Fight against Qaeda could last a generation: Blair
Backing Prime Minister David Cameron's decision of sending British troops to support the French effort in Mali to put down terrorists, ex-premier Tony Blair has said West's fight against al-Qaeda could last for a generation.world Updated: Feb 03, 2013 20:14 IST
Backing Prime Minister David Cameron's decision of sending British troops to support the French effort in Mali to put down terrorists, ex-premier Tony Blair has said West's fight against al-Qaeda could last for a generation.
The former prime minister said on Sunday that Britain was right to send troops to support the French effort in Mali to put down a terrorist attempt to overthrow the country's government.
David Cameron faced difficult decisions to fight terrorism, Blair said, but warned the cost of standing aside would be far greater.
Britain at least had to try to "shape" events in the Middle East, he was quoted by BBC as saying.
"My point is very simple though: if you don't intervene and let it happen, it is also going to be long, difficult and messy, and possibly a lot worse. It's a very difficult decision," Blair said.
"We are certainly talking about a generation. I think a better way to look at it is like the fight the west had over a long period of time with revolutionary communism," he said.
"It will happen in many different theatres, it will happen in many different ways but the truth is that you have no option but to confront it, to try over time to defeat it," he added.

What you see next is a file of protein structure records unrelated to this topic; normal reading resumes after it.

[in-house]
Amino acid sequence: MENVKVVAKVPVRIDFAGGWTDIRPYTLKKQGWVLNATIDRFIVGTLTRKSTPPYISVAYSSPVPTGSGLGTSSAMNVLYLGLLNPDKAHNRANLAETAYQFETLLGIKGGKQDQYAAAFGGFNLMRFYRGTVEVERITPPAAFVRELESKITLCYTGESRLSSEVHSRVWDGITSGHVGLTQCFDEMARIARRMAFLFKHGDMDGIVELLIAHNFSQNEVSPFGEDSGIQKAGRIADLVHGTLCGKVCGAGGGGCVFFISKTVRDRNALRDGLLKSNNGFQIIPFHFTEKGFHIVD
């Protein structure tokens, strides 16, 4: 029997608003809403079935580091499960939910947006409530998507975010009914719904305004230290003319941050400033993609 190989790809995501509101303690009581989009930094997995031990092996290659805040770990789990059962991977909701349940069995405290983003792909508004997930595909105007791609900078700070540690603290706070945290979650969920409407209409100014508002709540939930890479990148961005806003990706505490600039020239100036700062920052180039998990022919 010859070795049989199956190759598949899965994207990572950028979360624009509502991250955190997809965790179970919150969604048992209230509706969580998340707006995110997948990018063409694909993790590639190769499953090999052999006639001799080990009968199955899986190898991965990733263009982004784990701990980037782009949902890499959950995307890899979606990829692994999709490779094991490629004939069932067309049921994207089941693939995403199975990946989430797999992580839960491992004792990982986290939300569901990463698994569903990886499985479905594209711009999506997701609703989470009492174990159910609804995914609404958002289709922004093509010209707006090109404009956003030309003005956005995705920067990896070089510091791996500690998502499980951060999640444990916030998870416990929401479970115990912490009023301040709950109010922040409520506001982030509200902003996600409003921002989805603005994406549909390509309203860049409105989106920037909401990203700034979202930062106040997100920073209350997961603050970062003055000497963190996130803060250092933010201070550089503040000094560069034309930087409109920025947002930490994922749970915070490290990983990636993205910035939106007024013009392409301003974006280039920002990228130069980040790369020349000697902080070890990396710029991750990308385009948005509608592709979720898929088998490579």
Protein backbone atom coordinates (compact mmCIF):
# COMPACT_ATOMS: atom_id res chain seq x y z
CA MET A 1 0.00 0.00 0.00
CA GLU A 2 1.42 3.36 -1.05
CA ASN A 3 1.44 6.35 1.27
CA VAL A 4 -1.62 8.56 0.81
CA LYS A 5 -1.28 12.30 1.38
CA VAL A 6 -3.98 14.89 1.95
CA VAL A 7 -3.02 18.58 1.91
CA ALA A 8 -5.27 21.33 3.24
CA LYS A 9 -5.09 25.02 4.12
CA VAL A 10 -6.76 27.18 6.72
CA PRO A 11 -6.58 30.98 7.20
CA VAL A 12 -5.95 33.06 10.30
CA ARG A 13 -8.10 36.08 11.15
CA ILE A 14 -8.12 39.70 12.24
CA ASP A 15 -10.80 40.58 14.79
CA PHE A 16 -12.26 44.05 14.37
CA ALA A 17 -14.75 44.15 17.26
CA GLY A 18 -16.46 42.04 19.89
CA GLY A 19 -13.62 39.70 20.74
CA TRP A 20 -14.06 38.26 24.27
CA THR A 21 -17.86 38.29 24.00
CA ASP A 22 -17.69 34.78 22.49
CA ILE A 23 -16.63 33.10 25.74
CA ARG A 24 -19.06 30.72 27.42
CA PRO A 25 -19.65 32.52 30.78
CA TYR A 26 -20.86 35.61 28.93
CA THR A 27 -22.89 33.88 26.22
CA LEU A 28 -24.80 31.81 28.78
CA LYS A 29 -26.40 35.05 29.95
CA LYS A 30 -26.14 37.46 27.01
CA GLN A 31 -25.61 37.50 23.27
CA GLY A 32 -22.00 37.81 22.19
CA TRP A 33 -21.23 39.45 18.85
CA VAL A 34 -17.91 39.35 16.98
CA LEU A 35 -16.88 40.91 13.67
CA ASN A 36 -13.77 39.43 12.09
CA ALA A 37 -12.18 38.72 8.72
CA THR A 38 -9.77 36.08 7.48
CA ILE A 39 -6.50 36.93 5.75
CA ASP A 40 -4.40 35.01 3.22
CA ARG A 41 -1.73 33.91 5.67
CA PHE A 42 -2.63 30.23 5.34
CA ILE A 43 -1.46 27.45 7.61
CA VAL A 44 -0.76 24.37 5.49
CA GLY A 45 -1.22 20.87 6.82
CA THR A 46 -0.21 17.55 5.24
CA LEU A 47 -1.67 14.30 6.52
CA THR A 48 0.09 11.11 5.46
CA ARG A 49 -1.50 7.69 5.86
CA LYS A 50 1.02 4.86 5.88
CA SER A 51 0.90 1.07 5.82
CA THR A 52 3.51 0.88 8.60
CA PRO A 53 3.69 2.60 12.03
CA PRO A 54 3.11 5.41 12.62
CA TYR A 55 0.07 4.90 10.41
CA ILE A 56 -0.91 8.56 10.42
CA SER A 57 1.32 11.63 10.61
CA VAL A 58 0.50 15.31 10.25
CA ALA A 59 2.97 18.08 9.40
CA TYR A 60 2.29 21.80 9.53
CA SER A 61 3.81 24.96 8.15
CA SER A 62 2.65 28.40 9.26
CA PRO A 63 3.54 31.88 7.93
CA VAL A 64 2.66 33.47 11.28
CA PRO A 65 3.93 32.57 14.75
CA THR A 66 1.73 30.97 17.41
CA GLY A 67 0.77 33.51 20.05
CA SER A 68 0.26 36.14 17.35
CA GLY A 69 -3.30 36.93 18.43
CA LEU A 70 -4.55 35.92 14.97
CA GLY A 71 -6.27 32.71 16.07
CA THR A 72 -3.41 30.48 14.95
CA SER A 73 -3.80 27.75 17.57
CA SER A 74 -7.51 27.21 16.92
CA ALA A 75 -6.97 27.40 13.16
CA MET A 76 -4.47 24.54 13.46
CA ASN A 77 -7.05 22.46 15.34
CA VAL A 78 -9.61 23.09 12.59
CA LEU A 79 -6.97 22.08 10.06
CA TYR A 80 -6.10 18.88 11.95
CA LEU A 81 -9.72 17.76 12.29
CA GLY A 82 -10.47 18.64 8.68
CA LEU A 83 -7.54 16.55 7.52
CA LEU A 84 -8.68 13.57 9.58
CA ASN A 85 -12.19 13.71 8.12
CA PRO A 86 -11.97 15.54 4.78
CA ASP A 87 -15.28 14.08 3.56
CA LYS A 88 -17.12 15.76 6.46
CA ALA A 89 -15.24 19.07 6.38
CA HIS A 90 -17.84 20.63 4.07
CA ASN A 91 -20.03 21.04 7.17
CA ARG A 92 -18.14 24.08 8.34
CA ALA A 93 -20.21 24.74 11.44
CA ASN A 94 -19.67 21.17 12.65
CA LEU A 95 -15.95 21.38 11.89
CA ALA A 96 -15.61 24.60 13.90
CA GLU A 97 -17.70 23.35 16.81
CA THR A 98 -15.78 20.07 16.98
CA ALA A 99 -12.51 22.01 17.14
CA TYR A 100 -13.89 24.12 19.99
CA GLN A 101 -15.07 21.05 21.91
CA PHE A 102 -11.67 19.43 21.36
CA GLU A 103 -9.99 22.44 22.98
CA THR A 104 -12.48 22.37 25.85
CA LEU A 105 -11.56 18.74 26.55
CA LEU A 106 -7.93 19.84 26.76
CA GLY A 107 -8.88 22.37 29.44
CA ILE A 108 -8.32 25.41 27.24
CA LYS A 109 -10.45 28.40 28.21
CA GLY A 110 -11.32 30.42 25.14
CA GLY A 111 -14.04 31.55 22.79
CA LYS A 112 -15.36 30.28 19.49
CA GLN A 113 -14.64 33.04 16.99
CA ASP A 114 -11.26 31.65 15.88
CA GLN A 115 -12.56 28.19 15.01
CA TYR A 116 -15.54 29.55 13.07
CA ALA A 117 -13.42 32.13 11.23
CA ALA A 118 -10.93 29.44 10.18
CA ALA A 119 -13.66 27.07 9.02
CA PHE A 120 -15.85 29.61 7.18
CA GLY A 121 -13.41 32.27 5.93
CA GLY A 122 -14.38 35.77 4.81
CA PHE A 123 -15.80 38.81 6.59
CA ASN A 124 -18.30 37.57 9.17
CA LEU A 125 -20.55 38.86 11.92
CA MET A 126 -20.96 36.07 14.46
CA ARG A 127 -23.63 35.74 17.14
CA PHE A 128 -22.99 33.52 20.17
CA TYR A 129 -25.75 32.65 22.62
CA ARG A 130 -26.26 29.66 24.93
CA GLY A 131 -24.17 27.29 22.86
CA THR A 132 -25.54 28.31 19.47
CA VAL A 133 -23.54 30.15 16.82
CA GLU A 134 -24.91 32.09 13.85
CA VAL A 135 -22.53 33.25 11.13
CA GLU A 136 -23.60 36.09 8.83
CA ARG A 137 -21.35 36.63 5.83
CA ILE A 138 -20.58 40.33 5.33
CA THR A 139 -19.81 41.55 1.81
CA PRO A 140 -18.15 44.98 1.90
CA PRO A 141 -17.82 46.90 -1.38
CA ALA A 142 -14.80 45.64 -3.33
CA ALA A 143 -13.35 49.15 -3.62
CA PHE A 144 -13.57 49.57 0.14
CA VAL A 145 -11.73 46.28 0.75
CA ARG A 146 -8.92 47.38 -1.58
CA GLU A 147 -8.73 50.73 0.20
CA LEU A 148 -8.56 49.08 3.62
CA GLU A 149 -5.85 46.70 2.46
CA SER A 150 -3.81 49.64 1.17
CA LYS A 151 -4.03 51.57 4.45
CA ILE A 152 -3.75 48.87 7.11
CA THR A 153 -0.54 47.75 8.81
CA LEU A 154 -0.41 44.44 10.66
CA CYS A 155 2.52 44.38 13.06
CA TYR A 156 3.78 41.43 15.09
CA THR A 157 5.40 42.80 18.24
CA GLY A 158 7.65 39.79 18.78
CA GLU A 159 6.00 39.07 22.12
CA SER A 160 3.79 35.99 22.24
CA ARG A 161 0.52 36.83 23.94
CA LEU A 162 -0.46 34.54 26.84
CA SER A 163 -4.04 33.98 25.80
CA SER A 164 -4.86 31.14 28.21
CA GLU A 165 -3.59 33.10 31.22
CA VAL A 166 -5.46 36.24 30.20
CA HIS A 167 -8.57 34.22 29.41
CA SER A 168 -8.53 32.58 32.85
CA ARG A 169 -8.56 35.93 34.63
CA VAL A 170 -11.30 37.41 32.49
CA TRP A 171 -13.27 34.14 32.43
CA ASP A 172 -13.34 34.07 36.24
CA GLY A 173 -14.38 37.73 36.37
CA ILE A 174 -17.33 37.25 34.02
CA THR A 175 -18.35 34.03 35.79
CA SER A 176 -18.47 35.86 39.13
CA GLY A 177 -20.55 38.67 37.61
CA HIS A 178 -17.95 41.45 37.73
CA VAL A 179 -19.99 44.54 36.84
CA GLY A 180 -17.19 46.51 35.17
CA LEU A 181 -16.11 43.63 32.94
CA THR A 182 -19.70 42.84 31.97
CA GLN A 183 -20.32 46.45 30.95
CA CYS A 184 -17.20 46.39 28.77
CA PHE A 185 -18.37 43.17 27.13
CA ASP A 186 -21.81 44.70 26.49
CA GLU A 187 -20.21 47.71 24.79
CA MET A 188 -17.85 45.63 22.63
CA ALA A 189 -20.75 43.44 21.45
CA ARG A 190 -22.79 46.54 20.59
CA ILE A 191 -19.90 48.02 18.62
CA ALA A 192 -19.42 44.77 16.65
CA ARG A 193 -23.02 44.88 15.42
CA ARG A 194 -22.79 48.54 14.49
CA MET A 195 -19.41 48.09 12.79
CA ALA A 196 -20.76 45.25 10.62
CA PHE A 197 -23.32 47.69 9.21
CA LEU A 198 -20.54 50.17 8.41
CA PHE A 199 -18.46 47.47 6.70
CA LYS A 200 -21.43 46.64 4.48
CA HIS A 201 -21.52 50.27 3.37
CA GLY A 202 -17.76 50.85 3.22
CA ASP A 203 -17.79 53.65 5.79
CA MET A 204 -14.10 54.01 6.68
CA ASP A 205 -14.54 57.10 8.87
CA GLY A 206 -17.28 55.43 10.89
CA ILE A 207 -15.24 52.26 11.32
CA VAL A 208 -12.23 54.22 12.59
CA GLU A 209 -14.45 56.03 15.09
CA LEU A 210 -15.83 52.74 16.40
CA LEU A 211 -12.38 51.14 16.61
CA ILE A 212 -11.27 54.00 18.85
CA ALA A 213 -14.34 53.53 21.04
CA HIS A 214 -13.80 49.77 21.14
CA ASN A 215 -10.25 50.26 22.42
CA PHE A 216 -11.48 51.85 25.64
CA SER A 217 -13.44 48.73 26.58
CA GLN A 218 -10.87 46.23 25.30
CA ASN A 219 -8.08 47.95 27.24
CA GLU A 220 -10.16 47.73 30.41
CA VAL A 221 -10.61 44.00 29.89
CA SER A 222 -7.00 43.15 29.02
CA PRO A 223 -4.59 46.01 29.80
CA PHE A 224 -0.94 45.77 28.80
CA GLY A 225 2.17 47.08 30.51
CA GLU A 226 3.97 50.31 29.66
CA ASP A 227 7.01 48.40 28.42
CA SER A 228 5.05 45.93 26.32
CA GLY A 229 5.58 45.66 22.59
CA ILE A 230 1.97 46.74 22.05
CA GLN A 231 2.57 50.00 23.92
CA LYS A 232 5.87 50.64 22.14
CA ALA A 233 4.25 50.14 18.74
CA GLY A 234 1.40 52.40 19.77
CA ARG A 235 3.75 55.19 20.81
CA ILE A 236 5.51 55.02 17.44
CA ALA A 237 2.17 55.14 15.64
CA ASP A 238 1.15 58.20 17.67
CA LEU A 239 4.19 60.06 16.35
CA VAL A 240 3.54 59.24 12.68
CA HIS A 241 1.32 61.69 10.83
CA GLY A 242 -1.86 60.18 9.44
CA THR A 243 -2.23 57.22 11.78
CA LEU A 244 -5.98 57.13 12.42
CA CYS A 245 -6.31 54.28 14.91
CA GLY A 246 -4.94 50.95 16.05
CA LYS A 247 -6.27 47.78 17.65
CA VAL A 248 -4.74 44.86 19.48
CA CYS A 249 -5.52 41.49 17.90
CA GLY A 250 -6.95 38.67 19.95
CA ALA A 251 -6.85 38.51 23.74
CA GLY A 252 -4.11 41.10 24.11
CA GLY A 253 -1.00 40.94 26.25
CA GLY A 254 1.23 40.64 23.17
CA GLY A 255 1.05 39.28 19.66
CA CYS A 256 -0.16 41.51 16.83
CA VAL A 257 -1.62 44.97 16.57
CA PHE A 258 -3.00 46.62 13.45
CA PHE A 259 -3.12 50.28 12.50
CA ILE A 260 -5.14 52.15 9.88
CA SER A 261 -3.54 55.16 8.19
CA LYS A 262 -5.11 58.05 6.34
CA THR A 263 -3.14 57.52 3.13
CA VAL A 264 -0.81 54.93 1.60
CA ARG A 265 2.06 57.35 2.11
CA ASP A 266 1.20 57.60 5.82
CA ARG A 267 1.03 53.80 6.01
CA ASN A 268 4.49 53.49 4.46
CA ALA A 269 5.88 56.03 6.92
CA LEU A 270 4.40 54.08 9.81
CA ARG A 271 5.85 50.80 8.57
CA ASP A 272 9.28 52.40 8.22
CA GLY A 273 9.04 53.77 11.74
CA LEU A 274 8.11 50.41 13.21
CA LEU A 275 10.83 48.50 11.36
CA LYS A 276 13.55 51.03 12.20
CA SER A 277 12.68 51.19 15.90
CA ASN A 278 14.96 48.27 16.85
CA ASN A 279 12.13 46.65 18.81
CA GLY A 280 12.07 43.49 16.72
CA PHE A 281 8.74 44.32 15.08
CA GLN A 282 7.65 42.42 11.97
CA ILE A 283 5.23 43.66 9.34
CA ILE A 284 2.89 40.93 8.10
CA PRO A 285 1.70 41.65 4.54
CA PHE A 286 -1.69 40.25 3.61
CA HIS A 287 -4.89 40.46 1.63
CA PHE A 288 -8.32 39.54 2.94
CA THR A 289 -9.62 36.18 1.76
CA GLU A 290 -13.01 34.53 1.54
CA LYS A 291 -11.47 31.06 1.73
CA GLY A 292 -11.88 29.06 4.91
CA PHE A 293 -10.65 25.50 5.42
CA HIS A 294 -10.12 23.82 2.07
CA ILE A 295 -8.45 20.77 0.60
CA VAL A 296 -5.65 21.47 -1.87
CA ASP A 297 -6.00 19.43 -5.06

In Syria there was already a danger the more extreme elements of the opposition forces fighting President Bashar al-Assad's regime would take over.
Blair said, "I think we should acknowledge how difficult these decisions are. Sometimes in politics you come across a decision which the choice is very binary, you go this way or that way and whichever way you go the choice is very messy".
"If we engage with this, not just militarily but over a long period of time, in trying to help these countries, it is going to be very, very hard but I think personally the choice of disengaging is going to be even greater," Blair said.
He added, "We always want in the west, quite naturally, to go in and go out, and think there is a clean result. It's not going to happen like that. We now know that. It is going to be long and difficult and messy."